Formed by American poet Adelaide Crapsey around 1909-1910, Cinquains are a form of English Haiku.
Its form is twenty-two syllables over five lines distributed 2,4,6,8,2. The first line will be used to name the subject; line two will describe this subject; the third line will be three action words; line four is a phrase describing the subject, though not in a complete sentence; finally the fifth line will sum up the poem with some impact.
These be (2)
Three silent things; (4)
The falling snow . . . the hour (6)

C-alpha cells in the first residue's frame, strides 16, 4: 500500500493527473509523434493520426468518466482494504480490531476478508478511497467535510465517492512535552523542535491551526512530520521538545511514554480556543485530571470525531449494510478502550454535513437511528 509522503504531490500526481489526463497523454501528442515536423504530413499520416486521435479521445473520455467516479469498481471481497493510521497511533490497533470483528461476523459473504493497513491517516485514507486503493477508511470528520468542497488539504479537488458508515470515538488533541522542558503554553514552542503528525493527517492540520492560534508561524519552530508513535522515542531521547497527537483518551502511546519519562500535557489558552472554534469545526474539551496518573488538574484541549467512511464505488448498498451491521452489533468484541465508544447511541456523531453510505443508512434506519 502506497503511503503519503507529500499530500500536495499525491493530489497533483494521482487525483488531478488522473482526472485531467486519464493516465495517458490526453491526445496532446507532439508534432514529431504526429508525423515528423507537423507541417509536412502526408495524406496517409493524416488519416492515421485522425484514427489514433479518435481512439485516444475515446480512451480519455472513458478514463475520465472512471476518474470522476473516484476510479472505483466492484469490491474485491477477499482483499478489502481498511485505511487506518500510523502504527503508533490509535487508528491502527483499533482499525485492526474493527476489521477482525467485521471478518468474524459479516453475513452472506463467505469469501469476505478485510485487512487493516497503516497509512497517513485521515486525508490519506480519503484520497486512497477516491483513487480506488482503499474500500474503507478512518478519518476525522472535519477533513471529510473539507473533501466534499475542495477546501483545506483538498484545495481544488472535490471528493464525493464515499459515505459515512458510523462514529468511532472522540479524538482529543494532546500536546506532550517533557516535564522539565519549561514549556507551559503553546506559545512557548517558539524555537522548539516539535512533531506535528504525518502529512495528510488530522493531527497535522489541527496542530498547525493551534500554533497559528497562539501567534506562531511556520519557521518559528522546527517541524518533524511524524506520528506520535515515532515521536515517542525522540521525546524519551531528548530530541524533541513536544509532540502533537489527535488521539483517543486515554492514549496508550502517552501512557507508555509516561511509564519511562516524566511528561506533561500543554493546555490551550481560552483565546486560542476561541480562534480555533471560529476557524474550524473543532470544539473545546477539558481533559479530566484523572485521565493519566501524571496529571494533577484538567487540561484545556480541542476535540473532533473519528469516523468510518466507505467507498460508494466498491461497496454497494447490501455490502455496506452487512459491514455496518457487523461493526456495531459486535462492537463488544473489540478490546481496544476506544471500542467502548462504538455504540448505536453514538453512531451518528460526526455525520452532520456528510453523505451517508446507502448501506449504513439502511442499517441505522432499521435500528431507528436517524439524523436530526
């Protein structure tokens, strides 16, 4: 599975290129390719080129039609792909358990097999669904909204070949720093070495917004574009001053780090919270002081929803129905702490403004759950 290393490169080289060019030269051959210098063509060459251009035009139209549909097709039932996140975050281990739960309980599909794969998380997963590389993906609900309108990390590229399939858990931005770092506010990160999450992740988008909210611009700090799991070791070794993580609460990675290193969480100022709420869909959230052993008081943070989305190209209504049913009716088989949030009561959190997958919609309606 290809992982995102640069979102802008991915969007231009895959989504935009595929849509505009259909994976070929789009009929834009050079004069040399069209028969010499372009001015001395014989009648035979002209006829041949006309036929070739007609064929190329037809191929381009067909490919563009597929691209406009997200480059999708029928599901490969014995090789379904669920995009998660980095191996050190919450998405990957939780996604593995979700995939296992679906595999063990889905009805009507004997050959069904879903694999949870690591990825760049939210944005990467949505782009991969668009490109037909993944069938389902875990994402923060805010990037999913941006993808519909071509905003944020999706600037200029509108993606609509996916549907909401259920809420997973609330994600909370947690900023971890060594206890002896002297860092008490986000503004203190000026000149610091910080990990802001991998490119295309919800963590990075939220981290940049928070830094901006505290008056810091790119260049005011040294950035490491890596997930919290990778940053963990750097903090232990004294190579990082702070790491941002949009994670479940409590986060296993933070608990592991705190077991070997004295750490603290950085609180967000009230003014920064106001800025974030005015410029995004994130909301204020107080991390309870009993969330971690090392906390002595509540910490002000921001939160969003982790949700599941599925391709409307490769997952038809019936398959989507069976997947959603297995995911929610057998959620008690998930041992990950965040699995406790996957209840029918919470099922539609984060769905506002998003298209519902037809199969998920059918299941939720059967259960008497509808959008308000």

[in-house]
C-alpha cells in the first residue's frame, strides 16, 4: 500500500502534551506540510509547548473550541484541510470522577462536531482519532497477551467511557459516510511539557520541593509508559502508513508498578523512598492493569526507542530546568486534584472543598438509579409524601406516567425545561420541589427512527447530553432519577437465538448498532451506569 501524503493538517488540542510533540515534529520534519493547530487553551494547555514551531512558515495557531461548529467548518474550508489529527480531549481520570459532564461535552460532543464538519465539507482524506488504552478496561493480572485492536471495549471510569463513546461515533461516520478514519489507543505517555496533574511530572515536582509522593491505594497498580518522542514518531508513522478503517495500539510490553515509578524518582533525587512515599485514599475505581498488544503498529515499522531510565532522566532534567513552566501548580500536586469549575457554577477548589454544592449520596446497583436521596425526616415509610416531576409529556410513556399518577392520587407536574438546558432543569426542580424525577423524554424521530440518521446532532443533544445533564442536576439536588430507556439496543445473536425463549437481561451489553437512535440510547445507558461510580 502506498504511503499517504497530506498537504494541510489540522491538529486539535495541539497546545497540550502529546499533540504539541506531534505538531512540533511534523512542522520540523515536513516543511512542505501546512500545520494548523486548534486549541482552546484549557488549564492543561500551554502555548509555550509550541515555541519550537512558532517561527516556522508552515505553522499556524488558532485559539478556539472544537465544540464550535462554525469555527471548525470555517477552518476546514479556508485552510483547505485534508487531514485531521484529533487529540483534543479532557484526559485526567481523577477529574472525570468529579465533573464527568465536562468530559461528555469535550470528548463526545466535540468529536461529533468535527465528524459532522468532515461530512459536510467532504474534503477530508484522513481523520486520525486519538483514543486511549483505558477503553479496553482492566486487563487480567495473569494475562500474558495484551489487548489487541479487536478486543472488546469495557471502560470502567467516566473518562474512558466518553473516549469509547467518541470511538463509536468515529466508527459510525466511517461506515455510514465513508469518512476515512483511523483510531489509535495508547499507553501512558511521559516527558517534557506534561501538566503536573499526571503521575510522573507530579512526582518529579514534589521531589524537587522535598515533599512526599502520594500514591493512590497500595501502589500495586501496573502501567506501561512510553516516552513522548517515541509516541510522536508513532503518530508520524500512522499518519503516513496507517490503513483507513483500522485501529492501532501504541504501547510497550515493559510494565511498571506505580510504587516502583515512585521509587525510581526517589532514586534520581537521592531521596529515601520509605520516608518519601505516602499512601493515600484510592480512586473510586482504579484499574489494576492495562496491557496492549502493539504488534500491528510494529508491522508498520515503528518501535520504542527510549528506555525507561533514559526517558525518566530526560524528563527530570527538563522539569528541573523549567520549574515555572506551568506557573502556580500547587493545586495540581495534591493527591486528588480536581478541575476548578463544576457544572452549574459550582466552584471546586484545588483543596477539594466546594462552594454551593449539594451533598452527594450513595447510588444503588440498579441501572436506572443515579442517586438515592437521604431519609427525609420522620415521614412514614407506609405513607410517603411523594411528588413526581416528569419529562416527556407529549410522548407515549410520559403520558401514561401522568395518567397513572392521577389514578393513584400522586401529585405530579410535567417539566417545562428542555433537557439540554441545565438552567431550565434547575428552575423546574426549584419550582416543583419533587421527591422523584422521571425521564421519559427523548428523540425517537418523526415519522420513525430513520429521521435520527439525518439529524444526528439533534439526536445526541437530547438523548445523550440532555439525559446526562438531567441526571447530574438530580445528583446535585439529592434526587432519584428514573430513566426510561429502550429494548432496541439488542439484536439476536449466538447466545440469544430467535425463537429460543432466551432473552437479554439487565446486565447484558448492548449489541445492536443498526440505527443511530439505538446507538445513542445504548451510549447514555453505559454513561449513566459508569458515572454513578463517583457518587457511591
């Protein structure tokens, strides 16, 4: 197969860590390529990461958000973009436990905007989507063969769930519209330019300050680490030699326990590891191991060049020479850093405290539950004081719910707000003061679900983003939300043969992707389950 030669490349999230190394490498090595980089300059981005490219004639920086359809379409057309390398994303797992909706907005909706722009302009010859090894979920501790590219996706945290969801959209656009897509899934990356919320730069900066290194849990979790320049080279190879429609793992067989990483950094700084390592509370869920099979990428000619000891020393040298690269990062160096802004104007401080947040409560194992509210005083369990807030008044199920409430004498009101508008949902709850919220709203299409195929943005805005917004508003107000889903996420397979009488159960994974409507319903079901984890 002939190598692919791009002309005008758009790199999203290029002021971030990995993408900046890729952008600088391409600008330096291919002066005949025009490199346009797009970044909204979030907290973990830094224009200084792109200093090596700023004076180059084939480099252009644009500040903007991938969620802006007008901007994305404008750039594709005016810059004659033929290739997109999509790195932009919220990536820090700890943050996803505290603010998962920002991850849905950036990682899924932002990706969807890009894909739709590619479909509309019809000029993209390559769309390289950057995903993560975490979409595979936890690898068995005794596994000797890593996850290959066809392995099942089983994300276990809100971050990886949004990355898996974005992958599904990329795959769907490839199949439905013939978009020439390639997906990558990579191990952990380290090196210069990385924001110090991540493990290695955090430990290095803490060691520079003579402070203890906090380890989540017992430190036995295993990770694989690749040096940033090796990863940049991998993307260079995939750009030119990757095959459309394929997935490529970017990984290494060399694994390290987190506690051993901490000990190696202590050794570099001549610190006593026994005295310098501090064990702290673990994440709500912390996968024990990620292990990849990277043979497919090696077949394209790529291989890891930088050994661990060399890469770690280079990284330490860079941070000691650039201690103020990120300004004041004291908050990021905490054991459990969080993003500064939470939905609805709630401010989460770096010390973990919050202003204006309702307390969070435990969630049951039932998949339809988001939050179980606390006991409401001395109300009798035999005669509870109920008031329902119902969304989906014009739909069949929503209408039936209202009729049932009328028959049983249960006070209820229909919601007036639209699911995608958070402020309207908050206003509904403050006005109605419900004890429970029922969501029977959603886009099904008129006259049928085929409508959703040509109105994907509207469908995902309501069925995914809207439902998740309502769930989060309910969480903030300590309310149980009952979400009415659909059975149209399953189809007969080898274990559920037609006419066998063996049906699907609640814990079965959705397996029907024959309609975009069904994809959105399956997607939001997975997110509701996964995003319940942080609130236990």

Before the dawn . . . the mouth of one (8)
Just dead. (2)
If you have mastered the Cinquain, then please try our advanced Cinquain writing workshops, which explore several other adaptations on the traditional form.
Once you've written your poem, why not send it to us to be entered into our competition - You can send via post to: Forward Poetry, Remus House, Coltsfoot Drive, Peterborough PE2 9BF, or email it to email@example.com.